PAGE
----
IA’s unauthorized reproduction and duplication of complete works runs roughshod over this framework. Its concept of controlled digital lending (CDL) does not fall into any exception—certainly not any conception of fair use recognized by the courts or considered by Congress—and thus violates copyright owners’ exclusive rights. Expanding the fair use doctrine to immunize IA’s wholesale copying would upend Congress’s carefully-considered, repeated rejections of similar proposals.

Hoping to excuse its disregard for copyright law, IA and its amici attempt to turn the fair use analysis on its head. They acknowledge that the first sale exception does not permit CDL, as this Court made clear in Capitol Records, LLC v. ReDigi Inc., 910 F.3d 649 (2d Cir. 2018).[2] They also are aware that courts consistently have rejected variations on the argument that wholesale copying, despite a format shift, is permissible under fair use.[3] Nevertheless, IA and its amici ask this Court, for the first time in history, to create a first sale-style exemption within the fair use analysis. CDL is not the natural evolution of libraries in the digital age; rather, like Frankenstein’s monster, it is an abomination composed of disparate parts of copyright doctrine. If endorsed by this Court, it would undermine the constitutional foundation of copyright jurisprudence and the separation of powers.

The parties and other amici address the specific legal doctrines, as well as the technical and commercial context in which these doctrinal requirements apply in this case, and thus Amici provide additional information on the nature and function of copyright that should inform this Court’s analysis and decision.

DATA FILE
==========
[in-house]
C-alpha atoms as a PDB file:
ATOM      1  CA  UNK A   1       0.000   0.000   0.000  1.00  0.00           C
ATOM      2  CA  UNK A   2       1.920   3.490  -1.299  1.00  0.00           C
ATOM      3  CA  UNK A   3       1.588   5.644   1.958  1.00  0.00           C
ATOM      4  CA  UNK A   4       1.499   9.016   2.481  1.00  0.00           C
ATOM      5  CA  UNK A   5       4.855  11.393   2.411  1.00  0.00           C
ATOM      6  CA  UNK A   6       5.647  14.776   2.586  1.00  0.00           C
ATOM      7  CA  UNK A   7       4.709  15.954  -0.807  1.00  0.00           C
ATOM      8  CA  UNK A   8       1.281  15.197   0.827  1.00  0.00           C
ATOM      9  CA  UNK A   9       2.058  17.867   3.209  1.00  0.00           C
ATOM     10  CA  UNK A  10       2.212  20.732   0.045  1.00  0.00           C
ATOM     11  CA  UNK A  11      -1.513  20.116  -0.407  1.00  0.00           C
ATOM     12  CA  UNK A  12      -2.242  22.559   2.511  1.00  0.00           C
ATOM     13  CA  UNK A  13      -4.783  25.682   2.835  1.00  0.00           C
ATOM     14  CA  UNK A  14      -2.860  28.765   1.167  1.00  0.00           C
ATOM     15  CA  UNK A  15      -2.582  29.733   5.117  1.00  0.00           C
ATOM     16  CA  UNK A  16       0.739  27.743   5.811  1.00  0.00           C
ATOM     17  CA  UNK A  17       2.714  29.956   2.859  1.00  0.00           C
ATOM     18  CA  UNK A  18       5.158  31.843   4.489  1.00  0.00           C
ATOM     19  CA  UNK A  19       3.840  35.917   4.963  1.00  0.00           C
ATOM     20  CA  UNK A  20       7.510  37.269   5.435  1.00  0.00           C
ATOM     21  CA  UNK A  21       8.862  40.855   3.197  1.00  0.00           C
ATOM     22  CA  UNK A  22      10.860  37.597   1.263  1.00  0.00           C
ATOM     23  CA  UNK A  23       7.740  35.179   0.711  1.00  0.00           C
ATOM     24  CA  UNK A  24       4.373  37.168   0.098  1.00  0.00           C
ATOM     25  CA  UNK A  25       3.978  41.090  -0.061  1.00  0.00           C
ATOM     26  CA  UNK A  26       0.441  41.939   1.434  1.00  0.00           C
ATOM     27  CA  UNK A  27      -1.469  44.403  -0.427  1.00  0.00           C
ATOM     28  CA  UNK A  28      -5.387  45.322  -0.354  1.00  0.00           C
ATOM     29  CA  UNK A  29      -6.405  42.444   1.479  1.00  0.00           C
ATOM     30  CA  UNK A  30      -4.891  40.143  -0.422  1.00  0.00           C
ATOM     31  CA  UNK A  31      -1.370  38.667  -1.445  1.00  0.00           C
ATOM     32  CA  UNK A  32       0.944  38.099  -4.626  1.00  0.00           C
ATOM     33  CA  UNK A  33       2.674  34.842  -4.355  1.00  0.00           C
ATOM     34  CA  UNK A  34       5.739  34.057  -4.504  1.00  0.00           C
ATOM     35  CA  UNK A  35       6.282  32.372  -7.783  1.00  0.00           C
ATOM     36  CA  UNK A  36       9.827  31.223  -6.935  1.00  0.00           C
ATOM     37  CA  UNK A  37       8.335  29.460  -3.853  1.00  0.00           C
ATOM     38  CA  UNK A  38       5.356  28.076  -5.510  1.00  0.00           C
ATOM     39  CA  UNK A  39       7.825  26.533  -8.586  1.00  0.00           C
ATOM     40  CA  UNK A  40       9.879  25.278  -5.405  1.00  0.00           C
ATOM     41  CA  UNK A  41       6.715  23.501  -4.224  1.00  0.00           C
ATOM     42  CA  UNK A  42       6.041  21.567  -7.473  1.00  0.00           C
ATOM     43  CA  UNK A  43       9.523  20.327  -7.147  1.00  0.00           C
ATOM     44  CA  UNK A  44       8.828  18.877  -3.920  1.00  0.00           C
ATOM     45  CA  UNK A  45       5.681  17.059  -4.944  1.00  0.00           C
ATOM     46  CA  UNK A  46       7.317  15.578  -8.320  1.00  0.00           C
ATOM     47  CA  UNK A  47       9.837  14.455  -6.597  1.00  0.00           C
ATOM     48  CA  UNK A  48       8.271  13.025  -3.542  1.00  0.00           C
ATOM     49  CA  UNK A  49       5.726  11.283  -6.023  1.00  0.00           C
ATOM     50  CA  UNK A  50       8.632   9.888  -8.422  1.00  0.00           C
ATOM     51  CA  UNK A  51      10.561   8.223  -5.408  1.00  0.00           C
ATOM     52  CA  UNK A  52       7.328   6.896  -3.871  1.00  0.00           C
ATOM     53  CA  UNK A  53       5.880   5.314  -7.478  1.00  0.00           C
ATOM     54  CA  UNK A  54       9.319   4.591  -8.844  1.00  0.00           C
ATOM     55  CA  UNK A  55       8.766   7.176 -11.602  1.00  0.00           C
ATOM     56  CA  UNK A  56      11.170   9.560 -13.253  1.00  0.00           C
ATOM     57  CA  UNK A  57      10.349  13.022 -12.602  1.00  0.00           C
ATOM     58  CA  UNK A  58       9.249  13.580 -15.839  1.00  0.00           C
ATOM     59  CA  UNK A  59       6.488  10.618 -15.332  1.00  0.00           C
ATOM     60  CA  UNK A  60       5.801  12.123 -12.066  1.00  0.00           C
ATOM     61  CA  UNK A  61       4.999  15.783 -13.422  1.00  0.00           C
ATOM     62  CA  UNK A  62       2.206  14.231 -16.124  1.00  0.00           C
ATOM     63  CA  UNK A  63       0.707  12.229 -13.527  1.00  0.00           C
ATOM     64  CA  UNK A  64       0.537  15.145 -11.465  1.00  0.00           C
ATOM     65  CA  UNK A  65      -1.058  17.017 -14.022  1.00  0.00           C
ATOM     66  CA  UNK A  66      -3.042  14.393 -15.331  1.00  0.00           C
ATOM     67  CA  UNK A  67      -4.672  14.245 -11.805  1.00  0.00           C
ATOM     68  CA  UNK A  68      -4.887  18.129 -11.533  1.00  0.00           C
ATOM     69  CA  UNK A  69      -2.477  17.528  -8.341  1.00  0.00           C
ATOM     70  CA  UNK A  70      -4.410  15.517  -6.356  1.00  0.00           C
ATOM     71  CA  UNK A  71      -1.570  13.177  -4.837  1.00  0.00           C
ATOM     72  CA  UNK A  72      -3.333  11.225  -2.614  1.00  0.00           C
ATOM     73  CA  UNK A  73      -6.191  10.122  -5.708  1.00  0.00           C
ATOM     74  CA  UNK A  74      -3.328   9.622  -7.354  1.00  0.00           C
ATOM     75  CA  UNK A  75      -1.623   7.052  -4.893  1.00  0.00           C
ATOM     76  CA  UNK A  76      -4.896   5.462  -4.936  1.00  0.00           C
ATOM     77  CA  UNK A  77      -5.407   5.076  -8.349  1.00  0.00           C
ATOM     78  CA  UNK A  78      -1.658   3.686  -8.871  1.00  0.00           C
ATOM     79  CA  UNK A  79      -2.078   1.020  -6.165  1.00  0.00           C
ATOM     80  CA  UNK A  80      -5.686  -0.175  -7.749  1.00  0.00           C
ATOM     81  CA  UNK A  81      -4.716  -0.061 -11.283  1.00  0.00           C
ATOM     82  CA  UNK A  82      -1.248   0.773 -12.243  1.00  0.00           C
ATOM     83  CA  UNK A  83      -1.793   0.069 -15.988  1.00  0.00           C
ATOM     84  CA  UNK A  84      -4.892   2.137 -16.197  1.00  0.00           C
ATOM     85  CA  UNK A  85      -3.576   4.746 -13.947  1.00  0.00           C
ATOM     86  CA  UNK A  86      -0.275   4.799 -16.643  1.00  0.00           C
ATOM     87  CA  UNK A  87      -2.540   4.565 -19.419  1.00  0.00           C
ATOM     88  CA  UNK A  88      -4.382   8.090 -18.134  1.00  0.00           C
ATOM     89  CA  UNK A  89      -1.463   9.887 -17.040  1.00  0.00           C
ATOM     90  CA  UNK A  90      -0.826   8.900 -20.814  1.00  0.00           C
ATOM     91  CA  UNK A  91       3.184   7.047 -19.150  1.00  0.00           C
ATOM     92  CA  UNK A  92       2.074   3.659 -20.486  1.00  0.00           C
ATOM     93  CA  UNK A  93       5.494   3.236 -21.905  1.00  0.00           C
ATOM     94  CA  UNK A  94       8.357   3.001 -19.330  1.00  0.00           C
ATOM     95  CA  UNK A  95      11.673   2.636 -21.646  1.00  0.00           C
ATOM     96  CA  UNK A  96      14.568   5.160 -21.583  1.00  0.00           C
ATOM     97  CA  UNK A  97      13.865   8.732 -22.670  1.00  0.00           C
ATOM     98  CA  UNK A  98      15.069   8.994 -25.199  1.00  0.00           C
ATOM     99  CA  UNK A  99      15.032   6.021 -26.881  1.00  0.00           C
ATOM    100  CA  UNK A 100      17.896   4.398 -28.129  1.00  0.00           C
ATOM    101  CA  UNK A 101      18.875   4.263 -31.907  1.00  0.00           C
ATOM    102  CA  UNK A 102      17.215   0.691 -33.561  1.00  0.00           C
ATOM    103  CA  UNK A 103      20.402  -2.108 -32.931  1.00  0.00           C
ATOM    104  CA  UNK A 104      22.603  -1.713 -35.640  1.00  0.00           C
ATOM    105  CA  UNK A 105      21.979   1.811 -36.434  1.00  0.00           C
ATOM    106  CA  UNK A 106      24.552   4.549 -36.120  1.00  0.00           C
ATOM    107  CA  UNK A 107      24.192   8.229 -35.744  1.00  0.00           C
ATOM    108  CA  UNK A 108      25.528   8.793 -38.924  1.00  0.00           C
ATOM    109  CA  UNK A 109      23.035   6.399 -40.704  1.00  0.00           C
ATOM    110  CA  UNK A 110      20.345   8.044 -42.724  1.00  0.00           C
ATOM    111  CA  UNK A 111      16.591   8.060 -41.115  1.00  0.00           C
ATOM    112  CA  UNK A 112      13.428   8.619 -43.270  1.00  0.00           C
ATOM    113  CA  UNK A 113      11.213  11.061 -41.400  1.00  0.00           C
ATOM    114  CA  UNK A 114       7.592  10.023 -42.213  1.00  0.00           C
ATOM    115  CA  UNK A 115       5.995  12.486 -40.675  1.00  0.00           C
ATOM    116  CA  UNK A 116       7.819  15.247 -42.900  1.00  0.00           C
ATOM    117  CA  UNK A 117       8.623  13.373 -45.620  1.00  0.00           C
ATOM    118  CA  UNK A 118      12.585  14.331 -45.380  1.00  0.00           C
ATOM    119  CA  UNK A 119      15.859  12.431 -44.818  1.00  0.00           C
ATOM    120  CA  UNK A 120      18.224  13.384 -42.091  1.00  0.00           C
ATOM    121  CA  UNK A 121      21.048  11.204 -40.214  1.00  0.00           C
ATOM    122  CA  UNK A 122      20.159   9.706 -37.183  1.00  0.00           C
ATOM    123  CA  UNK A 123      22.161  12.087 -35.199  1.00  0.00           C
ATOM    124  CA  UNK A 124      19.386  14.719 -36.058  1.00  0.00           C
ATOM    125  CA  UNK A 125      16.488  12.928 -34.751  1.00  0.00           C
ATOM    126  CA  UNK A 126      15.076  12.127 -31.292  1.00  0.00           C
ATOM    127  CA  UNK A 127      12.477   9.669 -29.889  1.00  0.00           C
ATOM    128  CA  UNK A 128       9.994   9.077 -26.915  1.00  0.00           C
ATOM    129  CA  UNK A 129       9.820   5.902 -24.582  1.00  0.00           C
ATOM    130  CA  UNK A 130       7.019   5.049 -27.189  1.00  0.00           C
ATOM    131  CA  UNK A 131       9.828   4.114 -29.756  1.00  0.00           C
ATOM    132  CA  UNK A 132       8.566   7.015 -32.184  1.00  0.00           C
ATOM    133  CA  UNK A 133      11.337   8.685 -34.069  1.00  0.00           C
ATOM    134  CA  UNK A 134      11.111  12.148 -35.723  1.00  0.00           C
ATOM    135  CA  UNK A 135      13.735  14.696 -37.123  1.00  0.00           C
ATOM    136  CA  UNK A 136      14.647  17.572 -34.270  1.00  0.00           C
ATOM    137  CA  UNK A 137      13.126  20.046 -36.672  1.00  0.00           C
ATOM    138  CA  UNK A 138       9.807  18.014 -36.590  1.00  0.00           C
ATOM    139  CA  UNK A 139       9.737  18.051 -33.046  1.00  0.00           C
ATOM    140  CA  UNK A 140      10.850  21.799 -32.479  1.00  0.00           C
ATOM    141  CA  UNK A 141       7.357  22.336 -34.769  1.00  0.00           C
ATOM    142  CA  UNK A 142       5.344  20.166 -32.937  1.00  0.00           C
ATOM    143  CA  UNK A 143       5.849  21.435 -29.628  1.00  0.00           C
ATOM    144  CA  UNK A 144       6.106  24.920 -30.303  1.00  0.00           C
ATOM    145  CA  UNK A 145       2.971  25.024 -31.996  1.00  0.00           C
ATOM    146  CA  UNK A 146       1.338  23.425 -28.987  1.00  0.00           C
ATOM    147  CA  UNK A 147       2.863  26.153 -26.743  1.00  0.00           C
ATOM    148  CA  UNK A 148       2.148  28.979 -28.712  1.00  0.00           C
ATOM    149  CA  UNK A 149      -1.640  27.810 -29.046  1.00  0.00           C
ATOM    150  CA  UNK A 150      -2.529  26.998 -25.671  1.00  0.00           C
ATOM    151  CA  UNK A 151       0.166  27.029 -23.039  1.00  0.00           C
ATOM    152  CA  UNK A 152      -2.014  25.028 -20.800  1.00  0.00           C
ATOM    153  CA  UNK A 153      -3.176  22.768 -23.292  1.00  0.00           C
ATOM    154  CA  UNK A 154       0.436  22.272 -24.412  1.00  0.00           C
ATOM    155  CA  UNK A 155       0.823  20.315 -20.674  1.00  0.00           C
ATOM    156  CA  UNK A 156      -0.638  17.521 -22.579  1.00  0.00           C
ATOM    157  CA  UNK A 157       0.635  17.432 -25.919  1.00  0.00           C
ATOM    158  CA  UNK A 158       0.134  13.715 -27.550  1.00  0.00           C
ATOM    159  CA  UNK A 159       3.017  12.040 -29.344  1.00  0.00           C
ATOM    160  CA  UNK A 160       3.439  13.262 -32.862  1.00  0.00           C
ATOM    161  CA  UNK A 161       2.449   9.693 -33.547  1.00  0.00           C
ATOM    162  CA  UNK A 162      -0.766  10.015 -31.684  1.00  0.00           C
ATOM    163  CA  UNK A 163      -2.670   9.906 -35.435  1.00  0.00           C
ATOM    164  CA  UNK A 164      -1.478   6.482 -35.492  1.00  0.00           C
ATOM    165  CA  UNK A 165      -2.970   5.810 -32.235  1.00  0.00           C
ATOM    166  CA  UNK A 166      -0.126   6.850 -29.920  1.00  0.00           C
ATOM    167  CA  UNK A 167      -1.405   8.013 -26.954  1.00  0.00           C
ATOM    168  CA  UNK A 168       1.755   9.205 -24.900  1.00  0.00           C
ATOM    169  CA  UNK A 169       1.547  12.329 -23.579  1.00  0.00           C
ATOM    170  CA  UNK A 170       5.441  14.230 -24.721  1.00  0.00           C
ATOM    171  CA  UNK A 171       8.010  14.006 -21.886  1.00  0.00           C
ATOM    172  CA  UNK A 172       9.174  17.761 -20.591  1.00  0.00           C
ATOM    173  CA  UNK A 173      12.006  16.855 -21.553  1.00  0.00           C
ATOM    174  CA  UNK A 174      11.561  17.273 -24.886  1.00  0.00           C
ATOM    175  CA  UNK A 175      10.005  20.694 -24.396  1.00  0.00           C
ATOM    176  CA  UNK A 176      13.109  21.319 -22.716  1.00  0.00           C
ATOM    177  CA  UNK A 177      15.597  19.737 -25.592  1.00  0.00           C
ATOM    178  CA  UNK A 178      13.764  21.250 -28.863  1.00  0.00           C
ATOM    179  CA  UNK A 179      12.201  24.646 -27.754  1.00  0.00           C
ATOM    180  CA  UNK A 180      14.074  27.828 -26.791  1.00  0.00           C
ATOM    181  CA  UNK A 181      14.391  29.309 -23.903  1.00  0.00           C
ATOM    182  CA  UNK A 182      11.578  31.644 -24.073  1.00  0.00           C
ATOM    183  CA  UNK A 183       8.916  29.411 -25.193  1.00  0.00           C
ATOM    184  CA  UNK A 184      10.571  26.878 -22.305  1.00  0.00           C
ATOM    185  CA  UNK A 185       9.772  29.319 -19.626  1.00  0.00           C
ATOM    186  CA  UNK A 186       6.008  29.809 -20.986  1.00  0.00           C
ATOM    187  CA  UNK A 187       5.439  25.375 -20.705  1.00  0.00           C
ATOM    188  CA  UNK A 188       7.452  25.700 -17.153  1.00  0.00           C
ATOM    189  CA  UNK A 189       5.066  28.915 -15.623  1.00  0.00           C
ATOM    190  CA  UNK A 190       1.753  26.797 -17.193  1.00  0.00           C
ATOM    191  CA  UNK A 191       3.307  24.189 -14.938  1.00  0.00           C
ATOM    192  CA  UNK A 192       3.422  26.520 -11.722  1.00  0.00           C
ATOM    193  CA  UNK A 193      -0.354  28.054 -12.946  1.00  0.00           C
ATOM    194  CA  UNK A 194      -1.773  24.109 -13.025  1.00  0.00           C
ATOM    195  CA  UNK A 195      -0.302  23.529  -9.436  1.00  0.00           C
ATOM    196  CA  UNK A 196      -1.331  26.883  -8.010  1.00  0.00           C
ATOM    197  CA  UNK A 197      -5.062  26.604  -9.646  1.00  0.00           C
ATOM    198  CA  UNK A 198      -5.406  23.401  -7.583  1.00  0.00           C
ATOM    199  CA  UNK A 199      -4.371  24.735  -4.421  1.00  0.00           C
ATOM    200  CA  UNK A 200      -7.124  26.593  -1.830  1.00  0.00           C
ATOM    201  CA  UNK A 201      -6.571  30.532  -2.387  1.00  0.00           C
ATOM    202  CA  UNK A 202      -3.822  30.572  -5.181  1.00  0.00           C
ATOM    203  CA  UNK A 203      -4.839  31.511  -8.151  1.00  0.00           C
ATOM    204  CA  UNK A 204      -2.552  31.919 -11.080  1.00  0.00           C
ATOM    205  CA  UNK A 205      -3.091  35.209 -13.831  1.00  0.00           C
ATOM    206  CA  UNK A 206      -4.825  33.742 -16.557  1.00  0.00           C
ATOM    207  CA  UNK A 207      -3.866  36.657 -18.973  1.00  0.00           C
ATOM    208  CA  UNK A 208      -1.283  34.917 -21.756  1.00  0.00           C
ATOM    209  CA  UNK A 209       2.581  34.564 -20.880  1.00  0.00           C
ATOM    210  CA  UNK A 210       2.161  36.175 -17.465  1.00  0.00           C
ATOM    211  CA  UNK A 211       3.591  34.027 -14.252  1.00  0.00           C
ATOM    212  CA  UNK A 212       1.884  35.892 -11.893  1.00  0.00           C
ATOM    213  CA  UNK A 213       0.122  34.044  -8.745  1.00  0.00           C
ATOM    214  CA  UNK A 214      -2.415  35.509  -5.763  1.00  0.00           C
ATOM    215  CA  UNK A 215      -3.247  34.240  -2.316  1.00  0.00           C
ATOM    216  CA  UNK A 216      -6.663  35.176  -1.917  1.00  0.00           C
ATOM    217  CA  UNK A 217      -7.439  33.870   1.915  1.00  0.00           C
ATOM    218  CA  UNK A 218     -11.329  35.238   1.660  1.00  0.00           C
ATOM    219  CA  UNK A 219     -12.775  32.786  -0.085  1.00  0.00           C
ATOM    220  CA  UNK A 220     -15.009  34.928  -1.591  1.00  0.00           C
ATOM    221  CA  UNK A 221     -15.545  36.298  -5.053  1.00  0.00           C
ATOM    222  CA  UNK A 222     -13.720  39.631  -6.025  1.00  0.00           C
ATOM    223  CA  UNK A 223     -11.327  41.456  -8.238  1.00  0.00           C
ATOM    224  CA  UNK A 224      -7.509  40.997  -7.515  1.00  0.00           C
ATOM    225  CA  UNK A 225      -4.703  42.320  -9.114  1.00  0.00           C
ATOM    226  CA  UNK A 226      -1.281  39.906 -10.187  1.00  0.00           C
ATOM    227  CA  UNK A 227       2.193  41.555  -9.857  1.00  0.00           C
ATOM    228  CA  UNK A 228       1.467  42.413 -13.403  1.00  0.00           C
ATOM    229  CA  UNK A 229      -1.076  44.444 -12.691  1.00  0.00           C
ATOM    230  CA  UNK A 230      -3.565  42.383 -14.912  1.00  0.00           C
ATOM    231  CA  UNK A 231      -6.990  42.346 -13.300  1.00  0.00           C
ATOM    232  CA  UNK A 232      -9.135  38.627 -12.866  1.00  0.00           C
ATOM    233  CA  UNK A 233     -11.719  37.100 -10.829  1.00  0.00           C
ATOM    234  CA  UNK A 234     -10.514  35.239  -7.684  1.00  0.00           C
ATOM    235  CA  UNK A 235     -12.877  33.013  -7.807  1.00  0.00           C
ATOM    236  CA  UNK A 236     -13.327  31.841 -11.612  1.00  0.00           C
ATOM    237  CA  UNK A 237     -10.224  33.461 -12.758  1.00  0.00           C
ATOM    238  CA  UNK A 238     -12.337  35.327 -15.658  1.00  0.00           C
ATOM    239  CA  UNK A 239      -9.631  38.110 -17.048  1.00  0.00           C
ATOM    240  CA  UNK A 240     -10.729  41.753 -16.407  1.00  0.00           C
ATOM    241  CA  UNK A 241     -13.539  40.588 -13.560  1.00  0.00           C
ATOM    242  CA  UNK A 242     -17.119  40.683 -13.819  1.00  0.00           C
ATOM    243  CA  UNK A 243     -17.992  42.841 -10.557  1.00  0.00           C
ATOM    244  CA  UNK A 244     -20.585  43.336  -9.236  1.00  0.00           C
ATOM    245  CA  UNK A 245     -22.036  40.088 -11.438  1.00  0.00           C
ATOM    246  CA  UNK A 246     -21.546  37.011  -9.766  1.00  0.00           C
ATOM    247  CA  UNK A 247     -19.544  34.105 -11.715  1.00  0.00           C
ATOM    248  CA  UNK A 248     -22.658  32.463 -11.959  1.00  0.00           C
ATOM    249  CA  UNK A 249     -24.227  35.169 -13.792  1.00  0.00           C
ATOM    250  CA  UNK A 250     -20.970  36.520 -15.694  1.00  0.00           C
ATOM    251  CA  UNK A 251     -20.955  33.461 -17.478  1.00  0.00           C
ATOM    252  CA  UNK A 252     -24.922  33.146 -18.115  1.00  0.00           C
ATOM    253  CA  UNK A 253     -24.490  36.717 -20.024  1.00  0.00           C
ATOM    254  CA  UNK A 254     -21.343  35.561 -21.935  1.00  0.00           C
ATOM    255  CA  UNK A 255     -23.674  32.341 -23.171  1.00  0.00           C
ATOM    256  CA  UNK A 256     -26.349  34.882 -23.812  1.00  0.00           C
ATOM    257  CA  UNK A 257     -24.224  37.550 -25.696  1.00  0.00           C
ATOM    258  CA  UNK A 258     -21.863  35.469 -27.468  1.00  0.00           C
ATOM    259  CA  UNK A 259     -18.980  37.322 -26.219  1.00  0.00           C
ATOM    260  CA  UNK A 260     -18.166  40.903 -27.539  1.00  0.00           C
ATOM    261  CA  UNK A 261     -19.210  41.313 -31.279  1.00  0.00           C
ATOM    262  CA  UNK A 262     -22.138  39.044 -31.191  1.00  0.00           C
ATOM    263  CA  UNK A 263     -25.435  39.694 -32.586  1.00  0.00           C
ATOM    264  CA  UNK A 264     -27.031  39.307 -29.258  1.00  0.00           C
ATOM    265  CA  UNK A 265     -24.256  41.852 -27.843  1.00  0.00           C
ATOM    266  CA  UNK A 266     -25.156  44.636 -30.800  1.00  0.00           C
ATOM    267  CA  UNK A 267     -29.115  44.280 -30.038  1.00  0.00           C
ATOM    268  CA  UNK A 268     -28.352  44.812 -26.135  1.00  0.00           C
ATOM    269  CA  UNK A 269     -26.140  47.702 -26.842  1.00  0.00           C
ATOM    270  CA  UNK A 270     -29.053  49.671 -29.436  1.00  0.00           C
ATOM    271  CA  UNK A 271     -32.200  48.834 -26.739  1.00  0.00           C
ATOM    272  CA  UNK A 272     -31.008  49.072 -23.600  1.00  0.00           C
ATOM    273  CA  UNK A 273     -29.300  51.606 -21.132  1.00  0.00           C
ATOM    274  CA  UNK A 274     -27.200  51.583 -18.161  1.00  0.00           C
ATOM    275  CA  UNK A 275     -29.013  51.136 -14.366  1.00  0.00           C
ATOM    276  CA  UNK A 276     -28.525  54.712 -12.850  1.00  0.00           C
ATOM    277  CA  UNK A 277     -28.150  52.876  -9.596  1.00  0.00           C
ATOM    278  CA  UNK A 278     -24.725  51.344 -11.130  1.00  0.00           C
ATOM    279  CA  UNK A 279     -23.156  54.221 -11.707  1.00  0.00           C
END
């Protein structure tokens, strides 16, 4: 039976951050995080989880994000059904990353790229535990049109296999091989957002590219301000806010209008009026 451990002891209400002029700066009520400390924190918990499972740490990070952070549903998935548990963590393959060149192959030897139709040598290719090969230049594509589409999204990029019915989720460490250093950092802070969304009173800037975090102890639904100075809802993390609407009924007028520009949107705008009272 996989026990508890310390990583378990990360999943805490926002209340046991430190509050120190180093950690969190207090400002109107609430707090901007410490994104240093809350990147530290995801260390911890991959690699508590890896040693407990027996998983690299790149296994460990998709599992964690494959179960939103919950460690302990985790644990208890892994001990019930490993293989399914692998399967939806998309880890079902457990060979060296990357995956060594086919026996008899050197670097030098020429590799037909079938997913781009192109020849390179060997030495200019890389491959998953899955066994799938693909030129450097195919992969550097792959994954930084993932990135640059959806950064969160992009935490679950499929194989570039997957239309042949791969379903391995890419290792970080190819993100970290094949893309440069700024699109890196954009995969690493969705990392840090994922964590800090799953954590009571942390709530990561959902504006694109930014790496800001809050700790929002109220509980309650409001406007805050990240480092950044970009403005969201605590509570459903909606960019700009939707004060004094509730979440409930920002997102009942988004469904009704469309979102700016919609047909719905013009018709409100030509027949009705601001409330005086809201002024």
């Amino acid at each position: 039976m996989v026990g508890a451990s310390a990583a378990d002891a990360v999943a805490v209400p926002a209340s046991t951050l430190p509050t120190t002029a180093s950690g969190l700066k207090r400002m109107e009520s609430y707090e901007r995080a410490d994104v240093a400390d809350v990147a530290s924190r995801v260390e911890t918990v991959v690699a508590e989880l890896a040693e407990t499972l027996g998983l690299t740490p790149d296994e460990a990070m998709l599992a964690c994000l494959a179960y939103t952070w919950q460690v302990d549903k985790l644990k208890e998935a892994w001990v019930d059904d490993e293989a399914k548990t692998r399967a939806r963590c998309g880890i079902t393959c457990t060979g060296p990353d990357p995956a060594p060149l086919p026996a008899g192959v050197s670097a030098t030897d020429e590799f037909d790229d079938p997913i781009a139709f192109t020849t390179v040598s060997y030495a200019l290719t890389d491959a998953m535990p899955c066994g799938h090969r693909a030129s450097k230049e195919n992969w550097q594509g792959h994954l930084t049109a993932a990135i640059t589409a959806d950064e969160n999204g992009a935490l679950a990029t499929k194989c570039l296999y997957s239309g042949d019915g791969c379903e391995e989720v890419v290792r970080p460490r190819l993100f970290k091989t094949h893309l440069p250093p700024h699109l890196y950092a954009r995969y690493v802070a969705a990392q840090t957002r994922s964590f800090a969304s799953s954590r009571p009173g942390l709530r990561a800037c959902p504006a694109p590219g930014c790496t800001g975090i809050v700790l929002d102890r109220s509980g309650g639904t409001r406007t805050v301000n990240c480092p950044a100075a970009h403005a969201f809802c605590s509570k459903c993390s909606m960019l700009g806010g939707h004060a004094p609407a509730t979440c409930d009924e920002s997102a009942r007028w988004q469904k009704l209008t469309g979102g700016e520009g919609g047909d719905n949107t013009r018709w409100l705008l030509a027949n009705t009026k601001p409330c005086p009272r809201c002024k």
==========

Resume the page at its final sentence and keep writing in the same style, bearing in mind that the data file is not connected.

First, although IA and its amici argue that there are public benefits to the copying in which IA has engaged that support a finding that CDL is fair use, their arguments ignore that copyright itself promotes the public good and the inevitable harms that would result if copyright owners were unable to enforce their rights against the wholesale, digital distribution of their works by IA.

Second, IA’s assertion of the existence of a so-called “digital first sale” doctrine—a principle that, unlike the actual first sale statute, would permit the reproduction, as well as the distribution, of copyrighted works—is in direct conflict with Congress and the Copyright Office’s repeated study (and rejection) of similar proposals. Physical and digital copies simply are different, and it is not an accident that first sale applies only to the distribution of physical copies. Ignoring decades of research and debate, IA pretends instead that Congress has somehow overlooked digital first sale, yet left it open to the courts to engage in policymaking by shoehorning it into the fair use doctrine. By doing so, IA seeks to thwart the democratic process to gain in the courts what CDL’s proponents have not been able to get from Congress.